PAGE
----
After a year of great experiences, I have decided to leave the Lollipop team in order to pursue other endeavors. I look forward to watching from a distance and seeing what happens next for Lollipop. Thank you to Kemonine and all the contributors for the support and camaraderie. It’s been a pleasure. I look forward to seeing you around the ‘verse. -jmf
I’ve been lucky enough to find a great temporary position, and I’ll be focusing on that for awhile.
I’m still working with Lollipop Cloud, as well, and am excited to announce our new Open Collective for those wishing to support the project, and follow along for status updates. Lollipop is really gaining momentum!
I’m not going anywhere… just being quiet for a bit. 🙂
After putting it on hold for awhile because I was having too much fun with Lollipop (and still am!), I finally finished the entire Google IT Support Professional Certificate, a 5-course specialization through Coursera.
I’ve also contributed a little to Debian and mUzima, after learning about (and applying to) Outreachy, which seeks to give paid internships to marginalized people looking to work with free and open source projects. It would be pretty exciting to be awarded an internship, but I met tons of great fellow applicants through this process, so the competition is pretty stiff!
Now that I’ve been getting more comfortable with Git, I was able to complete Hacktoberfest this year. If you’re new to coding and not sure if you can or should participate, here’s Quincy Larson telling you why you should and how you can get your own Hacktoberfest tshirt.
What have I learned from all of the above? I really love documentation and improving user experiences. I still love Python and I want to keep up with that, but my job hunting is shifting towards documentation and roles where coding overlaps with documentation and support.
Site housekeeping: Originally, I set up jmf.codes with WordPress because it’s what I know, and I had fun hacking and tweaking a theme I’ve used elsewhere for years (GeneratePress). But it’s far more powerful than I need, and it’s pretty resource-intensive for a few pages of mostly text. I’d like to load faster and with a smaller resource footprint, so I’ll be switching over to something else soon. (Probably Hugo, but I keep making versions I love and can’t settle on just one!) I’ll keep you posted.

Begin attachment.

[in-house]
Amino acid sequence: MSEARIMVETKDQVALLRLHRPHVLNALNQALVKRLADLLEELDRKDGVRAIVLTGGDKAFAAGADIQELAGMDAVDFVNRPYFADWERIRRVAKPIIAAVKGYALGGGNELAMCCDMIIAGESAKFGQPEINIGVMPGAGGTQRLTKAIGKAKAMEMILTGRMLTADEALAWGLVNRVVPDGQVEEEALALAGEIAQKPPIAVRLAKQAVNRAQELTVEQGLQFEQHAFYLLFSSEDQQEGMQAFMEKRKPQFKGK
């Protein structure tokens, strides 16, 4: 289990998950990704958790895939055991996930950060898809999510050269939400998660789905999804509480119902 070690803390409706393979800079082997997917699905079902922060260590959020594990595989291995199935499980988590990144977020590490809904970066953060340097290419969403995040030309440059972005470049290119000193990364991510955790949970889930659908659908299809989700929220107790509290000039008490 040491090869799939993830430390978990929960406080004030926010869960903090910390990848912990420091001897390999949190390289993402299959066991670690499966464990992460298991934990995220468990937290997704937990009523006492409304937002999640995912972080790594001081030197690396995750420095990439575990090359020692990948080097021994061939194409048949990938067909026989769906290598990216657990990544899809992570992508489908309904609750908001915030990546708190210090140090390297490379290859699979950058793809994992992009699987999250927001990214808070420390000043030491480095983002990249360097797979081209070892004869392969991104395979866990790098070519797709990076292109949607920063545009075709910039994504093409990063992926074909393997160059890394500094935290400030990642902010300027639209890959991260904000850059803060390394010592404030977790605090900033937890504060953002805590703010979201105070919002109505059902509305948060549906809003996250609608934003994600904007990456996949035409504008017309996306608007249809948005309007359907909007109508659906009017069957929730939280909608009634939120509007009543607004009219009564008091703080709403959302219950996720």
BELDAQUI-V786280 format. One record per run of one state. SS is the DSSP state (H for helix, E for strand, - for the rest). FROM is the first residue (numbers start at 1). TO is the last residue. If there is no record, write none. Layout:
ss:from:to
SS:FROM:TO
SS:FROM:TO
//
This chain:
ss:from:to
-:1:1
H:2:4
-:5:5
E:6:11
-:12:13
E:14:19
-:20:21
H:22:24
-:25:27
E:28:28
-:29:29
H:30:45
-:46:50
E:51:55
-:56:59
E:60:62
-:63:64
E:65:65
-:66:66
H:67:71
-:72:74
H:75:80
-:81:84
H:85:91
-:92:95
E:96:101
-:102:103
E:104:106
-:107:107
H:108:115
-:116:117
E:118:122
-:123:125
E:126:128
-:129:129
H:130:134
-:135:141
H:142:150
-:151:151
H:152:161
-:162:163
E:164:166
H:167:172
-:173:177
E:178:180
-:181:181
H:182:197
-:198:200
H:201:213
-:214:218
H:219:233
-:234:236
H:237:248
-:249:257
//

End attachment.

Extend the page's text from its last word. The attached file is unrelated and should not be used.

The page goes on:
My lovely friends reading this through an RSS reader should keep an eye out for an updated link once I’ve moved everything over.
Realizing I could use a little more formal education in the area of systems administration, I am about 95% finished with Coursera and Google’s System Administration and IT Infrastructure Services course. It’s been a good overview, but definitely only covers the fundamentals.
I’ve been running some more speed tests on my Lollipop setup, comparing phone tethering to a cellular modem, as well as the connection options (onboard wifi vs. separate USB dongle). Results to be published in the near future. Here’s a short Lollipop Cloud update, and for friends following along with my journey, help is always welcome in the Lollipop department!
I will be moving soon– not long distance, but to a much smaller space, so things have been a bit hectic around here… and will likely continue to be hectic for a few weeks.
Still, I vow to update this more, despite the fact that my poor old computer is plagued with this (admittedly kind of funny) MacBook Pro keyboard glitch.
I use my Lollipop as an access point for my devices to “the outside world,” by tethering my Lollipop to a cell phone. After some recent mobile account upgrades, I finally buckled down to do some serious Lollipop work… and discovered my connection speeds are *abysmal*, at less than 0.5 mbps, with two different phones (an iPhone 5S and an LG K20 Plus) on the T-mobile network.
But when using an iPhone 8 on the Verizon network as a hotspot, the connection speed jumped to 4.5 mbps.